Eggnog Recipes (1898)
’Tis the season to drink the egg and cream concoction called eggnog. And what better way to make a batch, because everyone should, than to look back at old newspaper articles and find a centuries old recipe to sample from, like White House Eggnog and a British Hotpot which incorporates ale and gin. Now if eggnog isn’t your thing, there are some punch recipes in this newspaper article including “;A Famous Xmas Punch” which have neither eggs nor cream, and that will be a follow-up post. For now enjoy the eggnog before it is gone.
These recipes come from 1898 and there are a few things to note. First, a “;wineglass” is about 2 ounces (60 ml), so if a recipe calls for 8 wineglasses of brandy, then it is asking for 16 ounces. Also, the type of rum would have most likely been barrel proof so if possible use a rum like Wray and Nephew Overproof. And if you can’t find “;Tom gin” (Old Tom gin) you can use most other gins, but you might need to add a touch more sugar to the punch.
From the December 19th, 1898 edition of the Baltimore Sun
Recipes for Punch, Eggnog and a Dozen Other Exhilarating Drinks
Yuletide Drinks, Some Time-Tried, Some Novel
Christmas is primarily a season for “;good cheer”. A great many persons cannot quite disassociate the idea of Christmas “;good cheer” from the convivial bowl. That is why the ambitious hostess bestirs her wits to devise a new, enticing and exhilarating Yuletide beverage.
Among these punch is sure to figure conspicuously. The following recipes are in part time-tried, but wholly commended as artistic and effective.
White House Eggnog
Two quarts rich milk
Eight tablespoonfuls sugar
Eight wine glasses Brandy
Three wine glasses Rum
It is said this drink will make its successful concoctor famous. Mix as follows:
Take eight eggs, two quarts of milk, eight tablespoonfuls of sugar, eight wineglasses of brandy and three wineglasses of rum. Mix as follows: Beat the yolks of the eggs and the sugar together and then pour the liquor in slowly. To this add one third of the beaten egg whites, next add the milk, and then the remainder of the beaten egg whites.
One quart of old ale (not lager beer)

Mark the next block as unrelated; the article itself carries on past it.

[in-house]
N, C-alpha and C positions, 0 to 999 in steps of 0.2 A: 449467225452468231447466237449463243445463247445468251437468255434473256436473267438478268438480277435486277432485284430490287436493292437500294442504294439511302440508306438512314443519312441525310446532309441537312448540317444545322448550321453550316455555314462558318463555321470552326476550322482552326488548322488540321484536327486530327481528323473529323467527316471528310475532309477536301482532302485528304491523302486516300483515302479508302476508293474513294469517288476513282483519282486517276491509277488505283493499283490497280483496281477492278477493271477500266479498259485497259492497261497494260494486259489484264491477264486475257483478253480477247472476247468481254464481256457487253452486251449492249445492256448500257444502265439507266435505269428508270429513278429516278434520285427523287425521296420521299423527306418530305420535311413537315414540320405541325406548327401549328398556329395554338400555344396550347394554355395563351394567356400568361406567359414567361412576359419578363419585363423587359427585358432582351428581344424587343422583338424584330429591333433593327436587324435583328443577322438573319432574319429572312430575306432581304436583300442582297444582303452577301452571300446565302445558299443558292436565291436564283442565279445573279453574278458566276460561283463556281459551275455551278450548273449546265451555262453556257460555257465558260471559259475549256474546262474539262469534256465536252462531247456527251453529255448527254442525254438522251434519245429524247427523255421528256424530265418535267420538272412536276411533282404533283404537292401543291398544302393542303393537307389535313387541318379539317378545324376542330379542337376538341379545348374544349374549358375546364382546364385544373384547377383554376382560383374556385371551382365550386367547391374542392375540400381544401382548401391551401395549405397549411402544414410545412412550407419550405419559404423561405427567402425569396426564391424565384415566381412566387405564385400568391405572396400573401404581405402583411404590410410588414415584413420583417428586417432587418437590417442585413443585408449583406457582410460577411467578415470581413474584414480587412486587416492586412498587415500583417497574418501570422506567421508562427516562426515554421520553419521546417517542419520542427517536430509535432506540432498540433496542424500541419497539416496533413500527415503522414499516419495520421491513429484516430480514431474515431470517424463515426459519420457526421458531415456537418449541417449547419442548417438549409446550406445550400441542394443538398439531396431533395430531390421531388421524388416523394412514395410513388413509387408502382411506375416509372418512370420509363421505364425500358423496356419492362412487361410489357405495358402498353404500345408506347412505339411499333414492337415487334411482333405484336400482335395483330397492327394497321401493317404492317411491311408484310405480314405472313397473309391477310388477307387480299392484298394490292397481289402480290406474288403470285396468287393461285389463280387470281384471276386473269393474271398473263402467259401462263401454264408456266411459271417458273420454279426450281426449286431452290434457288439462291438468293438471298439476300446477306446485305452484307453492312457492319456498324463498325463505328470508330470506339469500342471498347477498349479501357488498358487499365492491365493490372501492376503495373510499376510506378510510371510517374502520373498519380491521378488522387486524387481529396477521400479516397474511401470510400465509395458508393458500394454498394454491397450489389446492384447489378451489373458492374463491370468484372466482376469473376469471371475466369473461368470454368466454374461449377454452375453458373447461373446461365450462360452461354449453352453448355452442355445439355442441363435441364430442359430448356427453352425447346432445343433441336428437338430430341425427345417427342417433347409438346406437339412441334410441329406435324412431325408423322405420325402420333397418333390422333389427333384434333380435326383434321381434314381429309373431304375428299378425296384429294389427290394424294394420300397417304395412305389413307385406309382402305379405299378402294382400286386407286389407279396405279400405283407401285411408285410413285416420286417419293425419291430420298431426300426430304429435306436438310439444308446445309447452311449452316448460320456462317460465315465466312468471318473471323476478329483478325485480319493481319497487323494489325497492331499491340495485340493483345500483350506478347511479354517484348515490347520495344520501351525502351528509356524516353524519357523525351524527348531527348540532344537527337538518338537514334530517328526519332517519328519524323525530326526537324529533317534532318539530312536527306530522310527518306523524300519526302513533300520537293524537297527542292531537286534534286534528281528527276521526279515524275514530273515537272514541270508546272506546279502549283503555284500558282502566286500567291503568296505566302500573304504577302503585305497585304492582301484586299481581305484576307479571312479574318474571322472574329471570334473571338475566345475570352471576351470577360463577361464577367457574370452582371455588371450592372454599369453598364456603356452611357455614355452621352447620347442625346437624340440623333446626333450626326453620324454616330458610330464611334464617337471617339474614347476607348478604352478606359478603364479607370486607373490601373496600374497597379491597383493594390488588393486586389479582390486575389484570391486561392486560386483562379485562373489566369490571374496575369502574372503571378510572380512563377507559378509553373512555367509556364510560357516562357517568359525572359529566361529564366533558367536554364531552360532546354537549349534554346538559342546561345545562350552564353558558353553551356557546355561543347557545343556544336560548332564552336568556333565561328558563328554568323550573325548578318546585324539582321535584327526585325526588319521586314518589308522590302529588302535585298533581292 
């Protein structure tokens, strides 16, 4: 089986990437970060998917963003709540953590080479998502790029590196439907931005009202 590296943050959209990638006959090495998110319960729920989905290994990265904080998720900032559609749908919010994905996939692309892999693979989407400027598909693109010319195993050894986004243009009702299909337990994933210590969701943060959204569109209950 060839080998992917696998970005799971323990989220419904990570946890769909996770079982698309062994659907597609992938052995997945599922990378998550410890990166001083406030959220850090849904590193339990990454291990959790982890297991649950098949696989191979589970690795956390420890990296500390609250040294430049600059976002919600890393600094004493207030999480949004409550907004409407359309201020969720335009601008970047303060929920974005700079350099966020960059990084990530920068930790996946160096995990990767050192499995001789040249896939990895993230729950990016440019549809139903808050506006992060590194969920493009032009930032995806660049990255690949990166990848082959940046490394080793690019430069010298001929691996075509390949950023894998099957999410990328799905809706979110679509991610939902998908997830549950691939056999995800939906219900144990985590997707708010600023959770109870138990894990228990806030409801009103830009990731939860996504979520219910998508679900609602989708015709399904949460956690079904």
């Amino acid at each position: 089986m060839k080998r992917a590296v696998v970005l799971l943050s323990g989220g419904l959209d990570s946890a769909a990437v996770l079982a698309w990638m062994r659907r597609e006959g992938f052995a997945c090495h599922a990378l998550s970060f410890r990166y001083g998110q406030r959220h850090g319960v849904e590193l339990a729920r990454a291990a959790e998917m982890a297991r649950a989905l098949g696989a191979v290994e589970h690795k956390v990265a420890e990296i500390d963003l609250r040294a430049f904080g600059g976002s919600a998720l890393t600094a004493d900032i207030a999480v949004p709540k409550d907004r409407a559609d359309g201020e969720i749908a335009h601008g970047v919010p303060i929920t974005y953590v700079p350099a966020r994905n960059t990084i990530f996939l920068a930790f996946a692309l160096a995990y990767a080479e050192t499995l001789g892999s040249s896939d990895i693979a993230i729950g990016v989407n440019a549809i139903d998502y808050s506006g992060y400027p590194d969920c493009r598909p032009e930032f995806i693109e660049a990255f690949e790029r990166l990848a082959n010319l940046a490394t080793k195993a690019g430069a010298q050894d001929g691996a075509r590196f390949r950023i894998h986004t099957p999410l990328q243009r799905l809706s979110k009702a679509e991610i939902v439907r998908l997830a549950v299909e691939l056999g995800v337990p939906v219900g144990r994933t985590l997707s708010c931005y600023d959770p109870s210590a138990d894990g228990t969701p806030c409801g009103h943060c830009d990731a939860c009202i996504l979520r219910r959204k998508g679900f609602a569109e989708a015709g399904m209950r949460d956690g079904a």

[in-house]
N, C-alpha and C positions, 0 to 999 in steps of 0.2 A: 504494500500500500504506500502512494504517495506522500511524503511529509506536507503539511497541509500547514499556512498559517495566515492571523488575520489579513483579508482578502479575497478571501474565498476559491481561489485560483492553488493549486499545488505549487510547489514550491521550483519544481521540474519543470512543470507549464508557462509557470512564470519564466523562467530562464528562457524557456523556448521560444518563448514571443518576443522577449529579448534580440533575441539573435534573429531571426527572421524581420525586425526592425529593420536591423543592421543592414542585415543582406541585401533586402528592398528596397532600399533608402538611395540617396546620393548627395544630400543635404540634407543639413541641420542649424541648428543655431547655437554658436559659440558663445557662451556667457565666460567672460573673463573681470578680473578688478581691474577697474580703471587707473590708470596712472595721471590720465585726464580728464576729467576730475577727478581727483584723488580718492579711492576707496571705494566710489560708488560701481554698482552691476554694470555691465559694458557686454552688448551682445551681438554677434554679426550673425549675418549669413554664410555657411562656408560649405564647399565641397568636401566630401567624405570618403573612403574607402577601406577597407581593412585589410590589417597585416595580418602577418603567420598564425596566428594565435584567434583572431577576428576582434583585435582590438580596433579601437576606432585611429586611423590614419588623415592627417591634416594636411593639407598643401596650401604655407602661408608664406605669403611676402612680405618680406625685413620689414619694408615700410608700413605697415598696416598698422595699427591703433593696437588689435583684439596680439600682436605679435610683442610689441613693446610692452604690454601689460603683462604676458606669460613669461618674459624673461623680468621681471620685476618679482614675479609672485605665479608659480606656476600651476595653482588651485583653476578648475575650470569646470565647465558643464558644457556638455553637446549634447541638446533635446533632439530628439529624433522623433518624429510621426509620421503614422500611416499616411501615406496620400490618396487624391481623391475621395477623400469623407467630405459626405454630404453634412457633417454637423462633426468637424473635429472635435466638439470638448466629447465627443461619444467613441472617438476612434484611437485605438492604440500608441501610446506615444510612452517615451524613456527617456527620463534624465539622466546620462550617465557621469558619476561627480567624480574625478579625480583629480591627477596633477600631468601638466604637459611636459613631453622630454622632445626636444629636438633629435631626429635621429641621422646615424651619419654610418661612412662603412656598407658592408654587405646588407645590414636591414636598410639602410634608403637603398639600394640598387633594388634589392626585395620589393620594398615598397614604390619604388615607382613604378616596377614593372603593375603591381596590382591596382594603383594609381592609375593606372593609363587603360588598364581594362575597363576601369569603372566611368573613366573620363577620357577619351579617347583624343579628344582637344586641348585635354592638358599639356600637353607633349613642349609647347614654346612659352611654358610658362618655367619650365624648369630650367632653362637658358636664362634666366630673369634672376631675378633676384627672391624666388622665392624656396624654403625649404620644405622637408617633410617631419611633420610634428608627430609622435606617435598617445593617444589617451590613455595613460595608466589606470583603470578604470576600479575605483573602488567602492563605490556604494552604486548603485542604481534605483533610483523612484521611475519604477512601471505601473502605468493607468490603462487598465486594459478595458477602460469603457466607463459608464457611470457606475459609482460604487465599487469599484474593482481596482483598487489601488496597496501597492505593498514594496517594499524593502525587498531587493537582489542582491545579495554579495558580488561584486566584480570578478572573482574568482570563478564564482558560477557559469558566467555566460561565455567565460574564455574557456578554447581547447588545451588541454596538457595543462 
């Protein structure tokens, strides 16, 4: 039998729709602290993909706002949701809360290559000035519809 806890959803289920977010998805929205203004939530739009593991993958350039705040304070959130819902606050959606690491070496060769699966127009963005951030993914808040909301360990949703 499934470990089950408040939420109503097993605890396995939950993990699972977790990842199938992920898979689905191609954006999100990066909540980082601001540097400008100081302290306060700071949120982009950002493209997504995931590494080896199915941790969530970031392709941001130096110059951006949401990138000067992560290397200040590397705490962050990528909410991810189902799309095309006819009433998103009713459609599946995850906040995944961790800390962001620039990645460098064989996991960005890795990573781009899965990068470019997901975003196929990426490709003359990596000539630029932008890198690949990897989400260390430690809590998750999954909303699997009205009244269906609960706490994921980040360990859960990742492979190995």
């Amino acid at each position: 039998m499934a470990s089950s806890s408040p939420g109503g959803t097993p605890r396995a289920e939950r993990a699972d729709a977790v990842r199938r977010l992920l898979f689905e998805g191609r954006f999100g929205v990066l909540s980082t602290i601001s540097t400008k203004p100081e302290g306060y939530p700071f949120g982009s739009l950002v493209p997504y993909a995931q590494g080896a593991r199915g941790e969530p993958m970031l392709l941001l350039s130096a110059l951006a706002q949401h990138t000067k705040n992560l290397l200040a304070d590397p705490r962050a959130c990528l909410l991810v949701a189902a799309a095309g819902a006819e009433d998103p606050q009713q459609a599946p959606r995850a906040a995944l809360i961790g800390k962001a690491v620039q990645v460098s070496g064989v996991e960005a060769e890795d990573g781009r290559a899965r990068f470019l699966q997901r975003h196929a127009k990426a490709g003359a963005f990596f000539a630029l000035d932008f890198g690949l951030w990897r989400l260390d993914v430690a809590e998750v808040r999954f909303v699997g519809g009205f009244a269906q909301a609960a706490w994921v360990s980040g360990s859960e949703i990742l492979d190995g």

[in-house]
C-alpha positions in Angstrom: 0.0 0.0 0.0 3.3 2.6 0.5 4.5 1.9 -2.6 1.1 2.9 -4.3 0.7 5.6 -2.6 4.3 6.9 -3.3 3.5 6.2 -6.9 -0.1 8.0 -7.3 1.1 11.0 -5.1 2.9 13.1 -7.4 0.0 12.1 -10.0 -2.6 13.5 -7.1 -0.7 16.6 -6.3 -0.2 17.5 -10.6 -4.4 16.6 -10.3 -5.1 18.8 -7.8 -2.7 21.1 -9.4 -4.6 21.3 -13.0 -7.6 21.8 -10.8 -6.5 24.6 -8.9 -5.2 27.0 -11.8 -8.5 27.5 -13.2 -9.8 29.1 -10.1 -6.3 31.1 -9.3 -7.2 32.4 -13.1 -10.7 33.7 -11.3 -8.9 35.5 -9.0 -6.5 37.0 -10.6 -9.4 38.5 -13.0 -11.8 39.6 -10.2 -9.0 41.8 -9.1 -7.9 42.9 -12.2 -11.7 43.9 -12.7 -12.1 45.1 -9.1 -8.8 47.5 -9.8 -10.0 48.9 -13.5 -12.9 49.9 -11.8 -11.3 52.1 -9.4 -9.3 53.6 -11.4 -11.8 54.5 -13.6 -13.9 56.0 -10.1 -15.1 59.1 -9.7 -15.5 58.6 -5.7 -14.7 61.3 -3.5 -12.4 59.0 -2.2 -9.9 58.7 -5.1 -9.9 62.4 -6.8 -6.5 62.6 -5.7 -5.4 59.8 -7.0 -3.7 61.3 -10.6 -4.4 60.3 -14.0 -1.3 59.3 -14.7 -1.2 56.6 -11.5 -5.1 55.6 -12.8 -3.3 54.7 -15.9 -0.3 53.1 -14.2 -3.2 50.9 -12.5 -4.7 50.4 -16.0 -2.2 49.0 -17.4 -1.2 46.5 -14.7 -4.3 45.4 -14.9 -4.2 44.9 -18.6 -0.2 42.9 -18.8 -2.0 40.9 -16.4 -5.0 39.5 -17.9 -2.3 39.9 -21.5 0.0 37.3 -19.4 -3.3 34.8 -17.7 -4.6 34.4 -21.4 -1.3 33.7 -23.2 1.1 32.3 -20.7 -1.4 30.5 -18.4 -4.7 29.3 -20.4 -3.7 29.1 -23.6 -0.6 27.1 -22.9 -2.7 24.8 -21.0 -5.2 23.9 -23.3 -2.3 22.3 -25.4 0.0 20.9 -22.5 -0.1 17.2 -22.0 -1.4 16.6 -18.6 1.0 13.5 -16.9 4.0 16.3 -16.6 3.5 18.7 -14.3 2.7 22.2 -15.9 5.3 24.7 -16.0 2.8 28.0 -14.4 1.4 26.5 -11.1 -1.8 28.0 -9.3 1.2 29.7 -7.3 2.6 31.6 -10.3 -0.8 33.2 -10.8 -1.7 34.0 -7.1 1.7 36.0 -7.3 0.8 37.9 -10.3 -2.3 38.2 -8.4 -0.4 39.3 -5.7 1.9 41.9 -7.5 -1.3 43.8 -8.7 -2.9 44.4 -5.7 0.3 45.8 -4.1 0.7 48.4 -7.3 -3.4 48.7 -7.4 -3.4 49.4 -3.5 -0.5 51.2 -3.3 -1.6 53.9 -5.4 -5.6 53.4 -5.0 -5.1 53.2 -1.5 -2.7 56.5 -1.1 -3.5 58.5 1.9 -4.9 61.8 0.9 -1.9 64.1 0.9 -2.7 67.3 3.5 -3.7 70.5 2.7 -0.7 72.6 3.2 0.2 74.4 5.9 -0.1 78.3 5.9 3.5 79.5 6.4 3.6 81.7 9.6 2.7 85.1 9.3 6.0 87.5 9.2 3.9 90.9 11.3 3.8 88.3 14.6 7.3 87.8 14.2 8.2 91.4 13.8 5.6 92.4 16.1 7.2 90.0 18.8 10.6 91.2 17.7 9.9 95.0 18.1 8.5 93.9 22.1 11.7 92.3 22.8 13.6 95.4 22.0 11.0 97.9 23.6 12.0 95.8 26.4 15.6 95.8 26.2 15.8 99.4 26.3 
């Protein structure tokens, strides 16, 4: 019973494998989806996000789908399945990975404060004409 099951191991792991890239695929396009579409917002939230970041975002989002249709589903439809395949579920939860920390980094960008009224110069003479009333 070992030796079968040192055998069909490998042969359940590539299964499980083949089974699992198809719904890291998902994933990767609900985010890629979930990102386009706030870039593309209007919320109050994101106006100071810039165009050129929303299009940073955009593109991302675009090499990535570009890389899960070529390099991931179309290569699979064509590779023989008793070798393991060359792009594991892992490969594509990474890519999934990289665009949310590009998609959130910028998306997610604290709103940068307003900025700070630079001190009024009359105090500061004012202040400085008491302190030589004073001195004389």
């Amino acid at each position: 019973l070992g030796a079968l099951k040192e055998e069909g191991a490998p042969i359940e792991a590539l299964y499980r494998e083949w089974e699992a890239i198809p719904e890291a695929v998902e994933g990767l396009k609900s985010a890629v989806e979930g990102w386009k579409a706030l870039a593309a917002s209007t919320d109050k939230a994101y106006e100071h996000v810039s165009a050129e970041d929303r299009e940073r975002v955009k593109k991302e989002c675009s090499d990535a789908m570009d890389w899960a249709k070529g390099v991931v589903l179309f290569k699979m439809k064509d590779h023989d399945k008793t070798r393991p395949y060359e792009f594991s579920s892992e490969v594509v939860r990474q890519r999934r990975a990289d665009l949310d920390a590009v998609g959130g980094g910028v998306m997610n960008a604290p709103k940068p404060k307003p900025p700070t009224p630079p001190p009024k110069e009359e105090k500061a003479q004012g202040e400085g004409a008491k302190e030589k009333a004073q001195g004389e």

Five well-beaten, new laid eggs
One small teaspoonful of ground ginger
One quarter of a nutmeg, grated
One quarter pound of sugar
One-half pint Tom gin
In England hotpot is the universal drink of the Christmas season, being made at no other time. It has been transplanted and now also occupies a prominent place in the list of beverages in America. It is described as “;soft, creamy and comforting to the system.” It is also “;only a gentle stimulant.”
In making it the details here given, especially as to the order of mixing, must be strictly adhered to, or your hotpot will be a lamentable failure: the eggs, too, must be absolutely “;new laid.”
First, put the ale in a saucepan and heat until hot, but do not let it boil; second, beat together the eggs, sugar and spices; third, pour the hot ale into the mixture, stirring all the time; fourth, add the gin; fifth, put the concoction on the fire again, in the saucepan; heat until hot (be sure not to let it boil) and serve hot, in tumblers.
Two dozen eggs
Two quarts rich milk
One quart brandy
One half pint Jamaica rum
One and a half pounds sugar
Here is an eggnog that will make its partakers dream of Paradise. Mix as follows:
Separate the yolks of the eggs from the whites, add one pound of sugar to the whites and beat till stiff enough to float. Add balance of sugar to the yolks and beat thoroughly.
Into a large bowl throw the Jamaica rum, the brandy and the milk, and stir in the beaten yolks; float the beaten whites on top and serve with a little nutmeg grated over each glass, or not, as preferred. This egg nog recipe will serve twenty people.